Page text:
So let’s summarize all of this. We like to look at this story as the supreme example of grace in the Bible.
It’s a story about court procedural violations!
The religious leaders want to come to Jesus with a legal case and we see that Jesus follows the law even more radically than the conspirators.
Jesus didn’t come to abolish the Law but to fulfill the Law. He says that himself in the Sermon on the Mount.
Jesus never says the woman doesn’t deserve death.
But when he says: “Let him who is without sin among you be the first to throw a stone at her:
Jesus has exposed the sins or sinful motivations of these accusers and they leave.
Did she commit adultery?
Probably. There’s never an indication that that was untrue.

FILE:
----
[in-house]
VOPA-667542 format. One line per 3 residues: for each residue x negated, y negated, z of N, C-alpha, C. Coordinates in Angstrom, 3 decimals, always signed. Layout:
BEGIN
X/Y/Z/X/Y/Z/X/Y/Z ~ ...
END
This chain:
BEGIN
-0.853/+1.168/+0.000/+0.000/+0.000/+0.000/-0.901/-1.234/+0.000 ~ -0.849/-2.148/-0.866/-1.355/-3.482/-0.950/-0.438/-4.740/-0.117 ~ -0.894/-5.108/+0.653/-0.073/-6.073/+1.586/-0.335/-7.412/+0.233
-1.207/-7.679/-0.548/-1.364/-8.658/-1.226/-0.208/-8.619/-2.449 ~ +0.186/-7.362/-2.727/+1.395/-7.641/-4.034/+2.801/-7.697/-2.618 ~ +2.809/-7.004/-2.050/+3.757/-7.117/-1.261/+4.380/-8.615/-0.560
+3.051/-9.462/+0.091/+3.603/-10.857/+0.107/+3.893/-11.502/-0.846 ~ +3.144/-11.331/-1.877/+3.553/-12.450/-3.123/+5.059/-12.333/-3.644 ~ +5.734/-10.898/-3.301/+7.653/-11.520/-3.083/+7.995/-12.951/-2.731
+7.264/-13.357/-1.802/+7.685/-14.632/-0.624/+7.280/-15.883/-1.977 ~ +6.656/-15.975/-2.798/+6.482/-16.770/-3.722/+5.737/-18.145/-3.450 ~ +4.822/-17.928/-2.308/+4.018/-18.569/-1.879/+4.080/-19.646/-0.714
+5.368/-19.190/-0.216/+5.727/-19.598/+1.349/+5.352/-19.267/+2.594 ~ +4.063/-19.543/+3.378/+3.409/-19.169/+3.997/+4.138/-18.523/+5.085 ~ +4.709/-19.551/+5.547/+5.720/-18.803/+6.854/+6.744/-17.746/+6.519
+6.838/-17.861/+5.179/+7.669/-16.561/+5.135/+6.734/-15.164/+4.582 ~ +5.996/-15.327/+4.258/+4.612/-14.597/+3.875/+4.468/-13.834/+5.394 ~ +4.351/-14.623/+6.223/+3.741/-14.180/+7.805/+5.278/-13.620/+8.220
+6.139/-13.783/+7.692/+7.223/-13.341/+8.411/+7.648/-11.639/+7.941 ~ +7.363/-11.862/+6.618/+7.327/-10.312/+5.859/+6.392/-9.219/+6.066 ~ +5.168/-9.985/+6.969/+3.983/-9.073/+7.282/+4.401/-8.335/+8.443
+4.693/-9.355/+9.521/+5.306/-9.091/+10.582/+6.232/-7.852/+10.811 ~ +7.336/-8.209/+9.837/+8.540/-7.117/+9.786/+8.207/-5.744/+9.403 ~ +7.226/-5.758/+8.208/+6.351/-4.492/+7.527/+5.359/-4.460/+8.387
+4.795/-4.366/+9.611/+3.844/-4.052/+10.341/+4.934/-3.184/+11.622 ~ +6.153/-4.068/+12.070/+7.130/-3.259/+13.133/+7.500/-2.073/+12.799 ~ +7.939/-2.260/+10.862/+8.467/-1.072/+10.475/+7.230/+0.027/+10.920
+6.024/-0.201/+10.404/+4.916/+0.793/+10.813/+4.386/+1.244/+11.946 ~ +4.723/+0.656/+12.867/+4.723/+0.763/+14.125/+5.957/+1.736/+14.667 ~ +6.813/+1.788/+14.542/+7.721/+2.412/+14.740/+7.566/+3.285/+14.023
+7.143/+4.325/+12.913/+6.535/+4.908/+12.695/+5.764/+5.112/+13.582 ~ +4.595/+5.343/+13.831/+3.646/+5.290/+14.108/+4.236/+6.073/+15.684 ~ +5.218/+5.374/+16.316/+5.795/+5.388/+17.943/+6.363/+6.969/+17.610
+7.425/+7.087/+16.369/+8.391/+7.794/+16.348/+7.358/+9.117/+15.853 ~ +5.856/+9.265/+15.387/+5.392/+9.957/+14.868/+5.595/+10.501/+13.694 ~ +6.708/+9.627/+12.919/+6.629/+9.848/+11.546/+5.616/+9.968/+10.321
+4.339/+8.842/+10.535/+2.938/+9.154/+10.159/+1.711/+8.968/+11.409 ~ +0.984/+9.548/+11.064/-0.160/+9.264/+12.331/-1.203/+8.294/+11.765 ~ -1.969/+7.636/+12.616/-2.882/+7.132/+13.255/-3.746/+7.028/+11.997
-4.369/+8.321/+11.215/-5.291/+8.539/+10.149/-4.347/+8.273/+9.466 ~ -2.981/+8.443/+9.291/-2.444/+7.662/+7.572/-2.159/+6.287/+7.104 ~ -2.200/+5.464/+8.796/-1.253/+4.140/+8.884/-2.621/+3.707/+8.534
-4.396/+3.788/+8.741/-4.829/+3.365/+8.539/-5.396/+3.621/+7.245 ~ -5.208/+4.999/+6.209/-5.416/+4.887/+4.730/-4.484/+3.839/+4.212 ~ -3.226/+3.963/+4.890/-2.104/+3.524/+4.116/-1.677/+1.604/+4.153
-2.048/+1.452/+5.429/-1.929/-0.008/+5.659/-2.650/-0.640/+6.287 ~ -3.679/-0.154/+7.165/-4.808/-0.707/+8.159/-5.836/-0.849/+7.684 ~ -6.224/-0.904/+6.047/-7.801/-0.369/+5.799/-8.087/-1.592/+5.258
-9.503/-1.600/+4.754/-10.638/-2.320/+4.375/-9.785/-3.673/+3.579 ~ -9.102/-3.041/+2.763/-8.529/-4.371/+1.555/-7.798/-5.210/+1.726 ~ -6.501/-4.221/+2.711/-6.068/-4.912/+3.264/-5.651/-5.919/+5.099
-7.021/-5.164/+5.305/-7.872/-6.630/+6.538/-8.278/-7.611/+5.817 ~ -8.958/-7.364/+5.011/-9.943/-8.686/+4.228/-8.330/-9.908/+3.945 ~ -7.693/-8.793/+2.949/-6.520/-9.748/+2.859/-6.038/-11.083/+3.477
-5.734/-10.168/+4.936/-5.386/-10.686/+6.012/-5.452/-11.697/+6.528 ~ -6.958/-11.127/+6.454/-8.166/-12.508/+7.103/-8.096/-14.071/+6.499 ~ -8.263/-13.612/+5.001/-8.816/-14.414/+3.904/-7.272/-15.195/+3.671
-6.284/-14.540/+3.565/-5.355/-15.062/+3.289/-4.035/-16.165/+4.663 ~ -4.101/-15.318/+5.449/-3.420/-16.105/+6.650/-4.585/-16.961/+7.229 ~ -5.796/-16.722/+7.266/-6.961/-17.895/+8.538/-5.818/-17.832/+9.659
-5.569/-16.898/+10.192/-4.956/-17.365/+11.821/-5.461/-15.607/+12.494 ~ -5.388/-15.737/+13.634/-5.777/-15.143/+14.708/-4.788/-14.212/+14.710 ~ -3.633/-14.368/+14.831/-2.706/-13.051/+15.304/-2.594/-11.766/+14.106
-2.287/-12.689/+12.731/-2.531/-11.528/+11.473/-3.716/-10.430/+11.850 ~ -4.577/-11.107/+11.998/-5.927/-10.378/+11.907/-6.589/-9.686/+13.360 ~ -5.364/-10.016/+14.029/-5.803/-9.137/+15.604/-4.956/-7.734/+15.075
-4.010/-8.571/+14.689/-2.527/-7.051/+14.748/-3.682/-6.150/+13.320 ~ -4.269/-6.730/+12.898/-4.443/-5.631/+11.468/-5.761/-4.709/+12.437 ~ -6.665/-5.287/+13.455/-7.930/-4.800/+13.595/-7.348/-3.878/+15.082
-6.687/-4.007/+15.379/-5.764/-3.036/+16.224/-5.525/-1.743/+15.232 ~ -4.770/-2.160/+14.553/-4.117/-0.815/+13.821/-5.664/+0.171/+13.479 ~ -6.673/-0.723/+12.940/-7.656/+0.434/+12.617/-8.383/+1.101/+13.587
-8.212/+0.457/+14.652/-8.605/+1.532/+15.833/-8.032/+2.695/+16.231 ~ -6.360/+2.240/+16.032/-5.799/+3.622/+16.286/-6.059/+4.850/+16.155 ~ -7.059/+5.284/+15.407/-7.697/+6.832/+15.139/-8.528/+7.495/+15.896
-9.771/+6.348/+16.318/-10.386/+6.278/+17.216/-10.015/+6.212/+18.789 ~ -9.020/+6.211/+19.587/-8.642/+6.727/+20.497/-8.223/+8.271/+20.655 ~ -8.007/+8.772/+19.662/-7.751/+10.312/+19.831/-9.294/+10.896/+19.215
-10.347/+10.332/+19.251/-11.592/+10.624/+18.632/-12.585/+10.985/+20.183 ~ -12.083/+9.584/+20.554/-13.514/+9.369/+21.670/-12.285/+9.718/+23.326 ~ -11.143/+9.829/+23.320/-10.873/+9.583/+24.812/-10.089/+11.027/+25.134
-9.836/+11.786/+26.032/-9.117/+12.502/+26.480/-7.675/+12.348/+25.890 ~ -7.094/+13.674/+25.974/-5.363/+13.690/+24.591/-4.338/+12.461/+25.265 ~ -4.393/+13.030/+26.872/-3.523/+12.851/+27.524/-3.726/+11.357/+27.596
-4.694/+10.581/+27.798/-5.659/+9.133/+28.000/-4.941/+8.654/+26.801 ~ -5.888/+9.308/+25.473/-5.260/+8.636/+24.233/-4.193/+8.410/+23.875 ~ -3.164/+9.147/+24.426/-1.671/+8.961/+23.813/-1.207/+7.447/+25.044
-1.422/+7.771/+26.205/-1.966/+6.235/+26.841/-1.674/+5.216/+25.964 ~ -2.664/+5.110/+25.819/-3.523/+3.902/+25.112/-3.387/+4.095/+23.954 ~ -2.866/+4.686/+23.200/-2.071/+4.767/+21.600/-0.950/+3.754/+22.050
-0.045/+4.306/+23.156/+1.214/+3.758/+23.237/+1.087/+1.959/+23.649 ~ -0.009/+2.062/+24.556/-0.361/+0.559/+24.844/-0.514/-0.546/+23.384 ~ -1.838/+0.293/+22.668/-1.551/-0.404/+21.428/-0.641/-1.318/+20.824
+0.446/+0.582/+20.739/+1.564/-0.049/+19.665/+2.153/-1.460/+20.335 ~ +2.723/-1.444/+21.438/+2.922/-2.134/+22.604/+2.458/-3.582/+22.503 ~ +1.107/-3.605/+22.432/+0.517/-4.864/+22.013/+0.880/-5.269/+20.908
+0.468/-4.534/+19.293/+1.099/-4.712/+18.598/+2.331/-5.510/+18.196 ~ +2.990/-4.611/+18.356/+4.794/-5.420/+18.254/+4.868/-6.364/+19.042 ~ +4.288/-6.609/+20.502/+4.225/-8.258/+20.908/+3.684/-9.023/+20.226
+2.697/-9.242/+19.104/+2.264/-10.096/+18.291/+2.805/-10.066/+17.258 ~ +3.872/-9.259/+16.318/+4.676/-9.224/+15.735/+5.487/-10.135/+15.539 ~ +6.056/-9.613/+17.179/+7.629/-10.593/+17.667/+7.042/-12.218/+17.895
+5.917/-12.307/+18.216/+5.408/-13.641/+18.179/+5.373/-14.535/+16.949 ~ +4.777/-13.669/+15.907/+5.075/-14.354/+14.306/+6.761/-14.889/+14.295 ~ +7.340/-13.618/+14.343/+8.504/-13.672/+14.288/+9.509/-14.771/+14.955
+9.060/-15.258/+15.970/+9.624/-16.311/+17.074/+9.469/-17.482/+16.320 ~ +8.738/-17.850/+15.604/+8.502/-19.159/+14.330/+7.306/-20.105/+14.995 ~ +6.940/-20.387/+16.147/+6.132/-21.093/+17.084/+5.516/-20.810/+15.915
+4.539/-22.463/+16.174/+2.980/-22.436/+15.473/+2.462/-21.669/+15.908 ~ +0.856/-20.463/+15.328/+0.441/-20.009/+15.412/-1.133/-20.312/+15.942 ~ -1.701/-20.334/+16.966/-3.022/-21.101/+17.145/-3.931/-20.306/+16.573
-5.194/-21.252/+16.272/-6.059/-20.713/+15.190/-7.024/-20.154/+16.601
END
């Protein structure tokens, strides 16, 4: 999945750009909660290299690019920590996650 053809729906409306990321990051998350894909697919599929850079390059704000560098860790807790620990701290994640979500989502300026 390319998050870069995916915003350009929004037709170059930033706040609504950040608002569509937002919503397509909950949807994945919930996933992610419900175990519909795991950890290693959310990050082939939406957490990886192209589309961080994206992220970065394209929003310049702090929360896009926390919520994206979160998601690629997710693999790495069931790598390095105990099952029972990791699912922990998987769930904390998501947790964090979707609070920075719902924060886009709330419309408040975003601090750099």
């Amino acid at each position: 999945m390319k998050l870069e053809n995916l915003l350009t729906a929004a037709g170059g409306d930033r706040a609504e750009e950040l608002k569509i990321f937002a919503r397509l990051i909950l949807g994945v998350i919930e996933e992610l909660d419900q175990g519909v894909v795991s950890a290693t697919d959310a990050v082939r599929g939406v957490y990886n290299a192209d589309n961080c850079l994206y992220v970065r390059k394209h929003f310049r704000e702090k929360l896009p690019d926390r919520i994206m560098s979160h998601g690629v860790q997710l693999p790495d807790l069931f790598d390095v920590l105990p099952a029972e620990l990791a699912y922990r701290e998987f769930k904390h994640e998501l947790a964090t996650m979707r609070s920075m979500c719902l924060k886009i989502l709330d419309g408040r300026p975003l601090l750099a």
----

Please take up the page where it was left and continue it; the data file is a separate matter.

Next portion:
But Jesus has intervened in this mistrial.
He will later be a victim himself of an improper trial. We’ll talk about it more when we get there, but there was illegalities with the trial of Jesus.
But unlike this woman, Jesus would be illegally convicted and he would not have an advocate.
But it’s because Jesus died as an innocent man that the guilty could be forgiven.
That’s the gospel.
Back in our passage. Those who oppose Jesus have thought they had such a brilliant trap for him. And it fails. They leave. They don’t care about the woman.
So they leave and Jesus and the woman remain.
10 Jesus stood up and said to her, “Woman, where are they? Has no one condemned you?” 11 She said, “No one, Lord.” And Jesus said, “Neither do I condemn you; go, and from now on sin no more.”
Now, we do see grace from Jesus.
Jesus’ purpose for coming into the world was salvation.
John 3:17 says:
For God did not send his Son into the world to condemn the world, but in order that the world might be saved through him.
Jesus doesn’t bring the hammer down.
Throughout the gospels, we see people coming to Jesus in their sins, or Jesus showing awareness of their sins.
The main point of the passage is the law and Jesus’ adherence to the Law and his honor for the law.